The Adventures of Willy Beamish
From Sega Retro
|The Adventures of Willy Beamish|
|System(s): Sega Mega-CD|
|Number of players: 1|
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The Adventures of Willy Beamish is an adventure game for the Sega Mega-CD. The game originally appeared on the PC in 1991, with an enhanced CD version created in 1992. The Mega-CD version is based on this enhanced version, and offers full voice-acting and a CD-quality soundtrack. While the Mega-CD version suffers from long loading times and a limited color palette, it also features an exclusive minigame called 'Super Space Knoid'trix' which can be played from the video game console in Willy's room.
The game stars a young boy named Willy Beamish, where the game begins shortly before the last day of school ends. The game takes place across four days of Willy's summer vacation, as the challenges he faces go from simple, such as avoiding bullies, to more challenging, such as defeating a monstrous babysitter and winning a frog race. The game ends with Willy having to foil a plot to destroy his home town.
Gameplay is controlled by a cursor that can switch between two modes, one to interact with hotspots such as objects and characters, and one to look at them, giving a more detailed description on them. Interacting with objects Willy can pick up will put them in his inventory for later use, and interacting with exits in an area have him move to a different area in the game.
When Willy talks to characters in the game, he will often get a choice of a certain things to respond to them with. While most lines of dialogue will continue the game, some lines of dialogue, such as lying to the school nurse about how sick Willy is, will instantly trigger the end of the game. The game also has a 'Trouble Meter', represented as a thermometer, which increases with each time Willy misbehaves. If the meter becomes full, Willy will be sent to military school and the game will end. Certain other situations, if not handled quickly enough or correctly, will also cause the game to end in failure.
The game takes place across four days of Willy's summer vacation, and time continues to progress as long as the game isn't paused. Opening the inventory will show a clock that keeps track of the time of day, and from there, time can be skipped if the player has already completed every necessary action for the current day. Time is important to keep track of, because if Willy is too late in collecting certain items or completing certain events, the game will become impossible to complete.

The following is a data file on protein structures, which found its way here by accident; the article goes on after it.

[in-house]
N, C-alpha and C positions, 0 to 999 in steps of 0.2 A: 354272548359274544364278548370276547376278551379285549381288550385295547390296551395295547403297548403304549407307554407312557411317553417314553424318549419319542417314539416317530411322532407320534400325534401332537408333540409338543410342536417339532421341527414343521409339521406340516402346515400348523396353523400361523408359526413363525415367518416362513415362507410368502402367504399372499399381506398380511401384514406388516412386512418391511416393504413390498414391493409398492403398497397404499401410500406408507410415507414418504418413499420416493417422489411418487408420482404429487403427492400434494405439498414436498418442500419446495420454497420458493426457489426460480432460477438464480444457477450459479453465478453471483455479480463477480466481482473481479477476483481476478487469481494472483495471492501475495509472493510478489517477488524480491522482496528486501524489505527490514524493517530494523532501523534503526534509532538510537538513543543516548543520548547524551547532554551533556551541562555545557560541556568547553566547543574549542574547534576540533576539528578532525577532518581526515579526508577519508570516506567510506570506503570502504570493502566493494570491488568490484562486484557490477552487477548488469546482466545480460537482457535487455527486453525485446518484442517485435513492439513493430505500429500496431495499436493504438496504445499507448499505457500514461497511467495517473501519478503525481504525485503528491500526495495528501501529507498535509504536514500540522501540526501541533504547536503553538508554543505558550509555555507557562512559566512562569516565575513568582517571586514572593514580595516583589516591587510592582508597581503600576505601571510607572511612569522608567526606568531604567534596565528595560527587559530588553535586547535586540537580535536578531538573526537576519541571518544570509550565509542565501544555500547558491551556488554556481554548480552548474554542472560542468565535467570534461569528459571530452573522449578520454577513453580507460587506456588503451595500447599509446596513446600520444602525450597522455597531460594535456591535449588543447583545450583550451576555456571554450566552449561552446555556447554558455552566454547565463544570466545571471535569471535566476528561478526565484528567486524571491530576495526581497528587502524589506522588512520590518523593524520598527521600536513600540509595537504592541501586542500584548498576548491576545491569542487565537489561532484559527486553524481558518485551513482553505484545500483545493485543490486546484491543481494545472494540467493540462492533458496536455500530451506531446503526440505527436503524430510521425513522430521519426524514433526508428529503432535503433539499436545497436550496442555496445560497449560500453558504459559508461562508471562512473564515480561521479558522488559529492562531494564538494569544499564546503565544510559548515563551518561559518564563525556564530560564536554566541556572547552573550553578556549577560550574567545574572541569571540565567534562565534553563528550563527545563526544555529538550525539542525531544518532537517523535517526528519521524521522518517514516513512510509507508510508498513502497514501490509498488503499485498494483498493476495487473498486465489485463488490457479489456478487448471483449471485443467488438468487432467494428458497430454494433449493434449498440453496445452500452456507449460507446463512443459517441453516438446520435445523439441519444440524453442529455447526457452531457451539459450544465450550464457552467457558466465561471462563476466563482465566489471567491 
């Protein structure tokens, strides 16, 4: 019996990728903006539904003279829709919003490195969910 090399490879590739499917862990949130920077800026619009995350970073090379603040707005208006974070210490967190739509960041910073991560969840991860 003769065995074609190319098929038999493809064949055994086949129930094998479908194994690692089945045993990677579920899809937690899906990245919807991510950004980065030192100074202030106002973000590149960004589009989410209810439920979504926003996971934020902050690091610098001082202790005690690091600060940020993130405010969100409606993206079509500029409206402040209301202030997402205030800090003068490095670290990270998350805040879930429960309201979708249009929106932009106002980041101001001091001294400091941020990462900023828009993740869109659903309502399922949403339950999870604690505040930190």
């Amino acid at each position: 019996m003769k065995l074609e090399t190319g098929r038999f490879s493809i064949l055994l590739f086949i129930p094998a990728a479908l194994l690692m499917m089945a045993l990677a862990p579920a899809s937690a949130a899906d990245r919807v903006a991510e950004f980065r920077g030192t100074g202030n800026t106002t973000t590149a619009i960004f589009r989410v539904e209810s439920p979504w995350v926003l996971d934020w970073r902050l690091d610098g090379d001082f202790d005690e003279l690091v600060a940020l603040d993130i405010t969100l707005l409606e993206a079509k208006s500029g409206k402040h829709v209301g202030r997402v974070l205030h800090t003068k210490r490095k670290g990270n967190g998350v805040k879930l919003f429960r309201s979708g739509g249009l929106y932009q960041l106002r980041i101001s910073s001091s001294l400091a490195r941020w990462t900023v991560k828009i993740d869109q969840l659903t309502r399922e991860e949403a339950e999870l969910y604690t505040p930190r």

Because of the long load times in the Sega CD version, the game also includes a screen saver that allows the player to control a visual demo of spheres by holding a direction on the D-pad. The screen can be brought up at any time by pressing and holding the : button, even while the system is loading the next scene or action.
Main Game Controls
- : Cycles through hotspots
- : Interacts with hotspots, selects conversation options
- : Switches cursor between look/interact modes
- : Displays the "Laser Balls" screen saver
- Directed by: Jeff Tunnell
- CD Director: Scott Wallin
- Writers: Tony Perutz, Meryl Perutz, Tom Brooke, Dave Selle
- Voice Casting: Sher Alltucker
- Featuring the voice of Michael Zibelman as Willy Beamish
- Lead Programmer: Louie McCrady
- Lead CD Programmer: Marty Franz
- CD Programming: Marlen Shepherd, Glen Kirk, Rhett Anderson, Randy Thompson, Nathan Dwyer
- Animation Director: Pat Clark
- Art Director: Shawn Sharp
- CD Art Director: John Garvin
- Lead Production Artist: Mark Brenneman
- CD Production Artist: Viqqi Hippler
- Sound Design: Christopher Stevens
- Recording Engineer: Jan-Paul Moorhead
- Original CD Theme Song: Christopher Stevens, Don Latarski
- Sound Engineer: Ken Rogers
- Audio Programming: John Leavens
- Quality Assurance: Gregg Giles
- Source: In-game credits
- Main article: The Adventures of Willy Beamish/Magazine articles.
|Sega Retro Average|
ROM dump status
- GamePro, "April 1993" (US; 1993-xx-xx), page 61
- Electronic Gaming Monthly, "December 1992" (US; 1992-xx-xx), page 45
- Computer & Video Games, "July 1993" (UK; 1993-06-15), page 109
- GamePro, "April 1993" (US; 1993-xx-xx), page 56/57 (60)
- Mean Machines Sega, "May 1993" (UK; 1993-04-24), page 84-86 (84)
- Sega Force, "July 1993" (UK; 1993-xx-xx), page 68/69 (68)